In 1996, the former Federal Reserve chairman Alan Greenspan used the term "irrational exuberance" to describe what he believed was a stock market bubble. He simply couldn't explain the rather rapid increase in equity prices seen in the early 90's. Only very few people back at that time would have thought that equity markets were nowhere near their top, they continued to climb for another three years before their sharp correction early in the new millennium. Between 1998 and 2000, the Fed Funds rate rose from around 4 percent to 6.5 percent before the stock market started a large correction and the economy began to slow as all the hype and enthusiasm about the new age of technological revolution began to fade. In order to support the economy, the Federal Reserve began to lower interest rates and within less than 2 years (!!), the Fed Funds rate fell below 2 percent and eventually bottomed out at 1.5% in 2003/2004. The yield on 10 year Treasury bonds had fallen to around 4 percent which even surprised the Federal Reserve. Back in 2005, Alan Greenspan referred to the surprisingly low yields as a "conundrum", meaning that it was simply not possible to explain why yields had fallen so much. Today, almost 10 years after Greenspan first used the term conundrum, the Fed Funds rate is basically at zero and 10 year Treasury bond yields only 2.55%, which means they have fallen by another 40 percent compared with the levels seen in 2005.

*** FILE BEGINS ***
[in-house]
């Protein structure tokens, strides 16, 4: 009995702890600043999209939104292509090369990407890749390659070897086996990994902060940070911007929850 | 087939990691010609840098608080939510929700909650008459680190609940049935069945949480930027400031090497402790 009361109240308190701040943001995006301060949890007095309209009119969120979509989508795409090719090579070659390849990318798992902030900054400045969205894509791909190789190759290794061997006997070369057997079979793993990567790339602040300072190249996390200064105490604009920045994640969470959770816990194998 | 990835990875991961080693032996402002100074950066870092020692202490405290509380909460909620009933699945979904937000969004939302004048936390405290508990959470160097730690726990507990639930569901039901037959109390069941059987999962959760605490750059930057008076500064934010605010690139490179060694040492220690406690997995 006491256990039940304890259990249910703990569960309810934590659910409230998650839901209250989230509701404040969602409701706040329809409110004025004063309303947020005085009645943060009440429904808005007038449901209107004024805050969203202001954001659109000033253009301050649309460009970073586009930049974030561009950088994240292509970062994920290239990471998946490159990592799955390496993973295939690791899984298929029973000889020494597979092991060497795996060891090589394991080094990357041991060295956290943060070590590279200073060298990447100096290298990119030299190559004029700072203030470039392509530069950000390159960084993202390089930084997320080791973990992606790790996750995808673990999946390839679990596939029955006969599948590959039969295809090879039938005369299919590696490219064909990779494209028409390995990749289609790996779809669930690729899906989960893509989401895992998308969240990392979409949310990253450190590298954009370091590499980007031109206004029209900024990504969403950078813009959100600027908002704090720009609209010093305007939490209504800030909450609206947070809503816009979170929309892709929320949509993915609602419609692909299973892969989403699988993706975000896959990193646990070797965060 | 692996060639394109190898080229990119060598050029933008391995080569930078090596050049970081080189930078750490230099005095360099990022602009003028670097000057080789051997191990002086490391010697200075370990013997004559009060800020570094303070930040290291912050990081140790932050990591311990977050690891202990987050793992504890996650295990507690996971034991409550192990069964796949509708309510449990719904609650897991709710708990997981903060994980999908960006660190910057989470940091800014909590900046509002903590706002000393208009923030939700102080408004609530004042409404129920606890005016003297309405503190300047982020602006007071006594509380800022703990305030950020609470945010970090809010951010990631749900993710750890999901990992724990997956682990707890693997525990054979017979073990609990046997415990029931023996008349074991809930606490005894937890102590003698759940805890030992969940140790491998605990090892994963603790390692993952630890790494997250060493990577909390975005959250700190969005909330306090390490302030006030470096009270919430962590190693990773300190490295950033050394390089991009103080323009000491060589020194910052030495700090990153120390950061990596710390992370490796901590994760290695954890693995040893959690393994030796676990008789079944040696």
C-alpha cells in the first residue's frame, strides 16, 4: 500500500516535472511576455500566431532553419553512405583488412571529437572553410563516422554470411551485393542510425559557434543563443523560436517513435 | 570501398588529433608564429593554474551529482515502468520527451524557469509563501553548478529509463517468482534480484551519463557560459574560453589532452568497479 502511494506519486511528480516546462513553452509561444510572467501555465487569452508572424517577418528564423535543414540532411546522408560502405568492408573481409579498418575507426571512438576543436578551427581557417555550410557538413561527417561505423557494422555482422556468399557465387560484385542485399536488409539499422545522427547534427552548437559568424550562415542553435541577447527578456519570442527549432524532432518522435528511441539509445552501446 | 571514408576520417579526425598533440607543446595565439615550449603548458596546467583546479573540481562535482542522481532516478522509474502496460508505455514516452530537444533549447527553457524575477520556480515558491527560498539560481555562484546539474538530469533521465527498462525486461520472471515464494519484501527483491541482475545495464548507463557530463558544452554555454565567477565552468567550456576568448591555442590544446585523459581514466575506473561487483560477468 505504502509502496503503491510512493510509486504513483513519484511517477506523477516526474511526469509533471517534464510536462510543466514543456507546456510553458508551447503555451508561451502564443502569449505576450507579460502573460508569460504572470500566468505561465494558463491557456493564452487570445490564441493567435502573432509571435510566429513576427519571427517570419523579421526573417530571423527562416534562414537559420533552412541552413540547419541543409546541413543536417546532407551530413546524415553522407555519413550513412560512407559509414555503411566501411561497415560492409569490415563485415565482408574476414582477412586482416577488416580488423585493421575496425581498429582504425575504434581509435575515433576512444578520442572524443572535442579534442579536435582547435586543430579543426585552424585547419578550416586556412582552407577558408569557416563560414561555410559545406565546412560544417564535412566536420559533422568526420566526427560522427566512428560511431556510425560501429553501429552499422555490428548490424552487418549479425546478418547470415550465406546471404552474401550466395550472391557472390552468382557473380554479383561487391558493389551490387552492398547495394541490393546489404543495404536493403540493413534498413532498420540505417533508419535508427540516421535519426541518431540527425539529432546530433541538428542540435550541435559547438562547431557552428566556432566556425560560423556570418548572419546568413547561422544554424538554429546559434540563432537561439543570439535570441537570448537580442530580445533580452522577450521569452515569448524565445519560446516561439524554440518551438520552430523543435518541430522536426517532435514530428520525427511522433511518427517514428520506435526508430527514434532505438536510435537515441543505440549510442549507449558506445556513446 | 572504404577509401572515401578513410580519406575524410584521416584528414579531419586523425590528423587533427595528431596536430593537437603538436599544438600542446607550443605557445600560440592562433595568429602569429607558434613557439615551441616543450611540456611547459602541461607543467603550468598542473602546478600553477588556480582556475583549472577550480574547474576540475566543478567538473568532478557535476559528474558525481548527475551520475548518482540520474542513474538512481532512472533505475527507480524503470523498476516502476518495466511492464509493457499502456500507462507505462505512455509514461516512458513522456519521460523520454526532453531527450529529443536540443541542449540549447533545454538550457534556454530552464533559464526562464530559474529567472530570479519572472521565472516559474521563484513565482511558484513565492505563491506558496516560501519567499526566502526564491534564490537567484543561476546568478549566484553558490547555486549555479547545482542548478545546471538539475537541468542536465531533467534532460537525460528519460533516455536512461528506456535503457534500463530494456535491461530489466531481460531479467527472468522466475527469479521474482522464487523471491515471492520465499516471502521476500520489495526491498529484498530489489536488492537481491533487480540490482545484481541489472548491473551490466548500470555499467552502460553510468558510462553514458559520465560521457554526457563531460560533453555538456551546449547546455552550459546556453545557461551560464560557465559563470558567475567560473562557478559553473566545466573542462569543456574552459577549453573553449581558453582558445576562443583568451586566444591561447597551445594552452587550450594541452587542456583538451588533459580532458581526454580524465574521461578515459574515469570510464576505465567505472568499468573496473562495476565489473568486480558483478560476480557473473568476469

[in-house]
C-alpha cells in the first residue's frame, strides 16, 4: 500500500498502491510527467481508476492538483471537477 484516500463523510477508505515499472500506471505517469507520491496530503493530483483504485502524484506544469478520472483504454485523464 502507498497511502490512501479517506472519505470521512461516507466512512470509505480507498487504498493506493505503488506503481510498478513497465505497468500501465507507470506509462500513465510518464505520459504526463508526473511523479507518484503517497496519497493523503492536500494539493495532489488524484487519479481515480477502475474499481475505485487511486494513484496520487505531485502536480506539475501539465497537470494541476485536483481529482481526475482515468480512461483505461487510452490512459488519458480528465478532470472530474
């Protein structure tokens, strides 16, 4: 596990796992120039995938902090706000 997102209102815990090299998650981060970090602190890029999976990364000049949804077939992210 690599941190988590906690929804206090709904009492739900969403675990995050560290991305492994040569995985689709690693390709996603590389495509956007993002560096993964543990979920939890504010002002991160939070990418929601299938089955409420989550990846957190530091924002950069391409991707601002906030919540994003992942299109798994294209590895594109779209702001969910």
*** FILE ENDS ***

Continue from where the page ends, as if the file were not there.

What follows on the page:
There have been many reasons mentioned to explain why yields are so low but the fact is that long-term yields have been in decline for almost 25 years now, so it is obvious that some very powerful changes/factors are driving this. We will try to explain this in detail here.